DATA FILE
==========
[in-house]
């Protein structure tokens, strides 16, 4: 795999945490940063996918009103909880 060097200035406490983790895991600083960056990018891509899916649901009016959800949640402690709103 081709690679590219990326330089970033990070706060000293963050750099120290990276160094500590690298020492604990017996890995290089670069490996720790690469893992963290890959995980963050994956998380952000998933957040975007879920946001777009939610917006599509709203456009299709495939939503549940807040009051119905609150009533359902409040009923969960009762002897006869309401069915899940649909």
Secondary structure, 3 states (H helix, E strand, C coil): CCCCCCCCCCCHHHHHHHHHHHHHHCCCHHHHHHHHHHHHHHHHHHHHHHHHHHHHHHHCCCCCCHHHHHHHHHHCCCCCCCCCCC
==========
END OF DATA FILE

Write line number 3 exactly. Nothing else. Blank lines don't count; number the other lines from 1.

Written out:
Secondary structure, 3 states (H helix, E strand, C coil): CCCCCCCCCCCHHHHHHHHHHHHHHCCCHHHHHHHHHHHHHHHHHHHHHHHHHHHHHHHCCCCCCHHHHHHHHHHCCCCCCCCCCC